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Leaving the EU means joining the world



Here are three articles on the Brexit referendum of June 2016.


First, My last Times column before the EU referendum, published on 20 June:

 I was just too young to vote in the 1975 referendum. I would have voted “Yes” to the European Community and I think I would have been right to do so. It had contributed to European peace by blurring French and German economic sovereignty. It was a free trade area in a world of high tariff barriers, albeit within a protectionist wall that excluded other countries and continents. It helped to halt Britain’s disastrous obsession with central planning.

Two decades later, the European project stopped being about economic growth (to this day it still has no trade deals with America, China, Japan, Brazil, India, Canada, Australia and Indonesia) and embarked on the drive for monetary and political union, embodied in the treaties of Maastricht, Amsterdam and Lisbon.

The result has been horrible. Unlike every other continent, Europe stagnated for the best part of a decade after the crash of 2008. Monetary union in the eurozone without fiscal union gave Germany an undervalued exchange rate and southern European countries an overvalued one, and so produced rocketing levels of unemployment.

Far from promoting peace, the European Union now increasingly foments fury in many of its member peoples. War within its borders, though still unlikely, is no longer quite so inconceivable as we had hoped. Its ambition of trying to make a country out of a continent without preceding linguistic, cultural or economic equality, without even the ability to share wealth from the richer to the poorer regions, will be a painful one. In a world where trade is increasingly free, where global economic and regulatory co-operation is miles better than it was in the 1970s, I think this regional unification project is a red herring at best and fool’s errand at worst.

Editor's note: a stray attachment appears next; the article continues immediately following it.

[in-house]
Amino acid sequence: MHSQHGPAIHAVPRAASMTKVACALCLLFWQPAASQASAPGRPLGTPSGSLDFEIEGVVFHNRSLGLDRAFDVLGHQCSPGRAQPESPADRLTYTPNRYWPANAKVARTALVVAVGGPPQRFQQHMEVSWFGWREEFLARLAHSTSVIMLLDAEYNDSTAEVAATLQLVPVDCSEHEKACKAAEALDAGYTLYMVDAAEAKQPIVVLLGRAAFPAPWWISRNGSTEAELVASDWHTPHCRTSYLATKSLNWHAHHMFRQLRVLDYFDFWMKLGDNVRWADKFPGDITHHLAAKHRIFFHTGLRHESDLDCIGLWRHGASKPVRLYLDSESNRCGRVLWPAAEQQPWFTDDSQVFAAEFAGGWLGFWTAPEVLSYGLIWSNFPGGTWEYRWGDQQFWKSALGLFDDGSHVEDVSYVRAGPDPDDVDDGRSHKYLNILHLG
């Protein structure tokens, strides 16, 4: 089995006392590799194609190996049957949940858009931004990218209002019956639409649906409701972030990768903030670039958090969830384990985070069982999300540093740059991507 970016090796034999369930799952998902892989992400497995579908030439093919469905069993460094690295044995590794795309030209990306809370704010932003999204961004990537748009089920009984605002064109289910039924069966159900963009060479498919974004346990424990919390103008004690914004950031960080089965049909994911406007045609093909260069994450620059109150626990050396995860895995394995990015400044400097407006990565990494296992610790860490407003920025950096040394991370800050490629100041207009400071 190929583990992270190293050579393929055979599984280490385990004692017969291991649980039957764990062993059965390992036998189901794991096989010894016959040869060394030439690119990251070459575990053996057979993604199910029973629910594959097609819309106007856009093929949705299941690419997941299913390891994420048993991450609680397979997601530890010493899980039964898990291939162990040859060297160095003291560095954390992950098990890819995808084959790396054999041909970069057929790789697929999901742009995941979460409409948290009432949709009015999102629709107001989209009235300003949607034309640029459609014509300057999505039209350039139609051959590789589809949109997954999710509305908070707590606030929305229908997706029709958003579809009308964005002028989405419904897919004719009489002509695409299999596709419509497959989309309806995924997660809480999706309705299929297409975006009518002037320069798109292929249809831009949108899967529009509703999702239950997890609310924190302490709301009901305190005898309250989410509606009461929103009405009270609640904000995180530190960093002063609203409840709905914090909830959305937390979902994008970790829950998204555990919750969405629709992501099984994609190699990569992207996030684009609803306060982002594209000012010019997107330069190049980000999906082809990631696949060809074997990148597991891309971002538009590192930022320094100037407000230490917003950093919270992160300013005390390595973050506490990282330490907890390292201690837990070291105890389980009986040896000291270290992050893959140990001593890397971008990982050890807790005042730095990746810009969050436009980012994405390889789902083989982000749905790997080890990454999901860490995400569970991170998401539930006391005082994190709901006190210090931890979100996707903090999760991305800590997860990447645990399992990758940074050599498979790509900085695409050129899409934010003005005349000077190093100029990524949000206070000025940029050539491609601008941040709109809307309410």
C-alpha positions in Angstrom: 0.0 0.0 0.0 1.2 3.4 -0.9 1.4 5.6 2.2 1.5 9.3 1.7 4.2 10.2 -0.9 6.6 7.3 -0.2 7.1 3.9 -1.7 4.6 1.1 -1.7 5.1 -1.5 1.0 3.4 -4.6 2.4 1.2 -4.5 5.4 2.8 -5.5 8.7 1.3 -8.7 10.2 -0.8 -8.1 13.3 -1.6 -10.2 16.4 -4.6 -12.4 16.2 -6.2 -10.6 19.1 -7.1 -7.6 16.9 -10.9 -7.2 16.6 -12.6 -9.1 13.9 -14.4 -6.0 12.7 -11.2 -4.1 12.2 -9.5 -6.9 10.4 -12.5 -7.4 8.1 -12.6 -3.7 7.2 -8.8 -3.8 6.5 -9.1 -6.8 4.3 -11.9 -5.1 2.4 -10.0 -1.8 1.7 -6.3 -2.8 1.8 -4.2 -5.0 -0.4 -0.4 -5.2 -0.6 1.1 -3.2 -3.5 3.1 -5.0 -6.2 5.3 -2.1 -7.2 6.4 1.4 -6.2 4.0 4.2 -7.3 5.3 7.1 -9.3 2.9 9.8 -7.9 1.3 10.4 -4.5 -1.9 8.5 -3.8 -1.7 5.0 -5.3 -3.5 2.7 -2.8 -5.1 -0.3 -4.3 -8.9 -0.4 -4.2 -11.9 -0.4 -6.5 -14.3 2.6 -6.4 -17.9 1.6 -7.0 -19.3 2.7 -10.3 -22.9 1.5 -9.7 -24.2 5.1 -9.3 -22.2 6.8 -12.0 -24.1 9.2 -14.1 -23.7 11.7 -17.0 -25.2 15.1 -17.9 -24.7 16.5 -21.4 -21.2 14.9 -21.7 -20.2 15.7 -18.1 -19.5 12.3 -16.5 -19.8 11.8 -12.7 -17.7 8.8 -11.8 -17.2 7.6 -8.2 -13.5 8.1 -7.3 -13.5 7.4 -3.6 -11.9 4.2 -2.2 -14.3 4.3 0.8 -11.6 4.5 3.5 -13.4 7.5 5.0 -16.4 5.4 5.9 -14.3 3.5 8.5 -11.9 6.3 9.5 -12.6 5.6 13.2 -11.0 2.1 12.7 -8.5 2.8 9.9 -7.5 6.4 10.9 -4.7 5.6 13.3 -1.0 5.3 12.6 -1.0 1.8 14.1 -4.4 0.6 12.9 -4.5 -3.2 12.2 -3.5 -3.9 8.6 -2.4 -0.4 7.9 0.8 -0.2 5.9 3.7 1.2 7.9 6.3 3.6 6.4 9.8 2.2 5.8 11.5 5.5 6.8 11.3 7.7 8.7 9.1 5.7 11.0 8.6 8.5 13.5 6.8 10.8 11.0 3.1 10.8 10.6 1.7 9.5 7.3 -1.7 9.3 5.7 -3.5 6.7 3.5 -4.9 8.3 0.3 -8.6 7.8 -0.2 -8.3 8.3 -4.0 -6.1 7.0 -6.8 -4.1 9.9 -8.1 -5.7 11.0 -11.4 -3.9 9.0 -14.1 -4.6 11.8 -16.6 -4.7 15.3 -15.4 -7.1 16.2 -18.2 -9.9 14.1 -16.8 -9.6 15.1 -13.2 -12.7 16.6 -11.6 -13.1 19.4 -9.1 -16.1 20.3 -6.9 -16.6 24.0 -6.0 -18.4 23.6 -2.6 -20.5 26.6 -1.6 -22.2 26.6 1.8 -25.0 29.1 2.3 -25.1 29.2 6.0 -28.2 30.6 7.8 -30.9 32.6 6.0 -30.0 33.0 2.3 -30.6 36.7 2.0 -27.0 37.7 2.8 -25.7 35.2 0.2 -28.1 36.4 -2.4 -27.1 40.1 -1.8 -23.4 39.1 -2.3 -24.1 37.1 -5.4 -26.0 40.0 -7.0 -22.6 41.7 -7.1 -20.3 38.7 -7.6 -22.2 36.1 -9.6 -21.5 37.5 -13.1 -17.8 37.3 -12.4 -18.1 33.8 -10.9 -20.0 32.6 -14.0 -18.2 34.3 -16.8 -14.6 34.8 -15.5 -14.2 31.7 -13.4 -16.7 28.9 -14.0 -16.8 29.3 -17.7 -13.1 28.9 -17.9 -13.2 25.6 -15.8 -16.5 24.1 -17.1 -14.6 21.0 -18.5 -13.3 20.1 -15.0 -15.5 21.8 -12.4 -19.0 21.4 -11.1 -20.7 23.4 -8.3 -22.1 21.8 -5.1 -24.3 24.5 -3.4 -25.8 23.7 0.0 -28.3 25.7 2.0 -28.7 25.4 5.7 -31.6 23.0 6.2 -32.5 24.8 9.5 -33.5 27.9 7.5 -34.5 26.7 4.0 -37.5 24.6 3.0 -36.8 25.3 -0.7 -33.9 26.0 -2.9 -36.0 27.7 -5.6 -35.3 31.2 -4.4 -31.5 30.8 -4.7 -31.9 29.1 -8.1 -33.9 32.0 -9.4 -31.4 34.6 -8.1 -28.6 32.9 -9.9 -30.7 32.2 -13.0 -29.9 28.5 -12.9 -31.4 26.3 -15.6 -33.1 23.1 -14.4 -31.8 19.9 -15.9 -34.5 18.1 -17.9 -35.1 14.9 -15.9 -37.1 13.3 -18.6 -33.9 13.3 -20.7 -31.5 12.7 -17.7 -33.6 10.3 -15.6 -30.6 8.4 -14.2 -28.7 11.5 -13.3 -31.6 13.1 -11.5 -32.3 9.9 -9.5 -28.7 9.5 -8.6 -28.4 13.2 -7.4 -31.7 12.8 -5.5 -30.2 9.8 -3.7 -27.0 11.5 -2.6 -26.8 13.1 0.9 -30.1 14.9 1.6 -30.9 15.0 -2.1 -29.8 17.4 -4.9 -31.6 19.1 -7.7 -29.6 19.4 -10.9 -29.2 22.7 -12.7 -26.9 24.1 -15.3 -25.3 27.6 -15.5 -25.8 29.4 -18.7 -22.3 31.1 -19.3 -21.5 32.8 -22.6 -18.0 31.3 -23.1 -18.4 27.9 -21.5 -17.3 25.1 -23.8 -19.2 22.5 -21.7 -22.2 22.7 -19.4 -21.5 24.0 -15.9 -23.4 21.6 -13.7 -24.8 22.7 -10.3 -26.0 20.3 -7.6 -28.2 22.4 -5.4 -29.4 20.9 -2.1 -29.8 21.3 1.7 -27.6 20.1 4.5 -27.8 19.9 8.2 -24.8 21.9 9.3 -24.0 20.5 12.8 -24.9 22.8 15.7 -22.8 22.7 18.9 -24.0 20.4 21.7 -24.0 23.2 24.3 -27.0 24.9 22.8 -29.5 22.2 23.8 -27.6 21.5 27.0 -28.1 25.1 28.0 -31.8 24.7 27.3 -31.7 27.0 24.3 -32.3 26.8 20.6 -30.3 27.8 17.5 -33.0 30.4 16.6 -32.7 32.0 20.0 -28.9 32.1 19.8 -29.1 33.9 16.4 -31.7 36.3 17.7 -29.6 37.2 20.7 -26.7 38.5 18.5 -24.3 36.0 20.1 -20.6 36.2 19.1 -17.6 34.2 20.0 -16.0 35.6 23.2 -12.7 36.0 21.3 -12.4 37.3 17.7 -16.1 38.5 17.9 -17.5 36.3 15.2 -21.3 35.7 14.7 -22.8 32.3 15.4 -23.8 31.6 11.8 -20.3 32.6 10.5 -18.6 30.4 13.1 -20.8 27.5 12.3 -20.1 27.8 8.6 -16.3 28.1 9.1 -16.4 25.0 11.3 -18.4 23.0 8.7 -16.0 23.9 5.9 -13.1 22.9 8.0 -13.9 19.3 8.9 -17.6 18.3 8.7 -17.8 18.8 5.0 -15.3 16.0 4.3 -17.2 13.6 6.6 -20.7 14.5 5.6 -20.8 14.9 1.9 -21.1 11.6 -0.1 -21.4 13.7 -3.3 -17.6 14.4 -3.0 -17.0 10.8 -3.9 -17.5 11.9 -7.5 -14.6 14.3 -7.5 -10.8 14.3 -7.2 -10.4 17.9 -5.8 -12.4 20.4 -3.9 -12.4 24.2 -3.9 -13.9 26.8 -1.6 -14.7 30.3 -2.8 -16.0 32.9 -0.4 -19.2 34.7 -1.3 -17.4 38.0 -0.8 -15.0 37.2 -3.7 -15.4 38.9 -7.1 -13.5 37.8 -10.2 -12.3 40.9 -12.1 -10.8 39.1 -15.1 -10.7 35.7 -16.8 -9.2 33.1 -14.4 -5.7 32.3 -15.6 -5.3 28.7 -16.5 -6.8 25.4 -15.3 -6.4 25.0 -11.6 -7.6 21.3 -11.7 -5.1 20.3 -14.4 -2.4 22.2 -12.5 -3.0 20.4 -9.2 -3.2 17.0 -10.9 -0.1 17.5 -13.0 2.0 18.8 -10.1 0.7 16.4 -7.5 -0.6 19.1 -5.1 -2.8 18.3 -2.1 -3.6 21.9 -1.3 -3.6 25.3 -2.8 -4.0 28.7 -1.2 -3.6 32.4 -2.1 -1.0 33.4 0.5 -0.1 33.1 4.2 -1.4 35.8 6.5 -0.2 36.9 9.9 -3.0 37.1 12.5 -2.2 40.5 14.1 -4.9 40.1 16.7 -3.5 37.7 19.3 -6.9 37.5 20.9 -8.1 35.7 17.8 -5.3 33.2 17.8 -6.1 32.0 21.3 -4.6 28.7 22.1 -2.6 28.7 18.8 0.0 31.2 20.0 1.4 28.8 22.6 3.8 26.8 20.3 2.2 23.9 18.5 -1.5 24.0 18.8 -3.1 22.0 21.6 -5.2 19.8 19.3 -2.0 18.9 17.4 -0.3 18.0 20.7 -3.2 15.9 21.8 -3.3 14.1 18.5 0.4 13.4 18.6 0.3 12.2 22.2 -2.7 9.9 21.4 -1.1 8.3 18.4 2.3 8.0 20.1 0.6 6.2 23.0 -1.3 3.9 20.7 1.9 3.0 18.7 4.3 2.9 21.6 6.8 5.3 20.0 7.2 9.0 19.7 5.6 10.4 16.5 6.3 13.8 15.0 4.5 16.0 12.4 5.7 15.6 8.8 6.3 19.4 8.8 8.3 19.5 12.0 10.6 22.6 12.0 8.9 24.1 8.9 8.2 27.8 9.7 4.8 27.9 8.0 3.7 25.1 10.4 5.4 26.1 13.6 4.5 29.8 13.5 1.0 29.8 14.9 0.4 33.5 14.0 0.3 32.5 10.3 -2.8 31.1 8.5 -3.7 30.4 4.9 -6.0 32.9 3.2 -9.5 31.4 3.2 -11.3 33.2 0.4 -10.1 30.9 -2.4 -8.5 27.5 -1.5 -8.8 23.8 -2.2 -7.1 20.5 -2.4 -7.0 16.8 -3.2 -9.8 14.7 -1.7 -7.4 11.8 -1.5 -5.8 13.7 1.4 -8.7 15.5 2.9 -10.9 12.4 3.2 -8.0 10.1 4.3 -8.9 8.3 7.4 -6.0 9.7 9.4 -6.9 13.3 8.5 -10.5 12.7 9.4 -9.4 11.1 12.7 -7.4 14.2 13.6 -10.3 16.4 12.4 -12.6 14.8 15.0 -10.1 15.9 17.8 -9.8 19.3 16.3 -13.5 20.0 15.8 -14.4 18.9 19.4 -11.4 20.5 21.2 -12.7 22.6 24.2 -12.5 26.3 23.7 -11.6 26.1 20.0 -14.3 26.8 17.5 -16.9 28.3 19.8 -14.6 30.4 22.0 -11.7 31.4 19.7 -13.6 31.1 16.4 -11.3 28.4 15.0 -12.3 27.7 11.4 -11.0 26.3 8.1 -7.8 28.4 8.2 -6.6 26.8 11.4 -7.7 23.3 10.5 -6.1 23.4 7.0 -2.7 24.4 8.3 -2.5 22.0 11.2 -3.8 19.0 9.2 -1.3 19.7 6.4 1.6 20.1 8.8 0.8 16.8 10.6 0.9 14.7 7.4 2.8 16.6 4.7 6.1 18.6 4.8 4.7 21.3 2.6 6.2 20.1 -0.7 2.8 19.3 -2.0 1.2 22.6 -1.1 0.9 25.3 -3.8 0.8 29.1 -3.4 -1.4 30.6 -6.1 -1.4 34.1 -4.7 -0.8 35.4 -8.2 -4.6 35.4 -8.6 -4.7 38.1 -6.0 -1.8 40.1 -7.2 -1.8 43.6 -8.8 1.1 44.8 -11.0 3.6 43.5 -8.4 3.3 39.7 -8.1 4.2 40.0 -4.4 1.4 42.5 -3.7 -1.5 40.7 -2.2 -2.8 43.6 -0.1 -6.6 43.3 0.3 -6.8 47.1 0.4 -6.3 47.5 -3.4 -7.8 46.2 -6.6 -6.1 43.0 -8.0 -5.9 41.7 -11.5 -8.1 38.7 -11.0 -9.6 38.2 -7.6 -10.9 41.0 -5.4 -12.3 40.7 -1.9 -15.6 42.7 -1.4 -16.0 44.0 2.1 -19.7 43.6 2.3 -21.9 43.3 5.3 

America made a country out of a continent by beginning with linguistic and cultural unity and by building a hyper-democratic structure in which the executive and legislative branches were both subject to frequent election. The federal government assumed the debts of the states (in exchange for moving the capital south), so ensuring automatic fiscal transfer between the richer and the poorer parts of the country.

Yet it also built in a crucial bulwark against over-centralisation, to allow local experimentation and diversity by giving huge power to an elected senate representing the states. Even so, it took a civil war to forge a united nation.

Germany became united through Bismarck bullying a lot of undemocratic regimes that already shared a common language and culture into a customs union, which then became a state under a centralised and militaristic regime with the barest veneer of democracy.

Yet it took three wars and a revolution (in 1989) before Germany’s borders were settled and its regime became democratic. Nation-making is a dangerous business: France and Britain had done it centuries before with just as much pain.

Be in no doubt that if we vote to remain on Thursday, turning the continent into a country is the path we are on. The Five Presidents’ Report of last year is admirably candid in this respect. David Cameron’s renegotiation of Britain’s membership terms made a crucial concession to get French agreement to some of his demands: that in future the EU institutions are at the beck and call of the eurozone in its quest for further unification.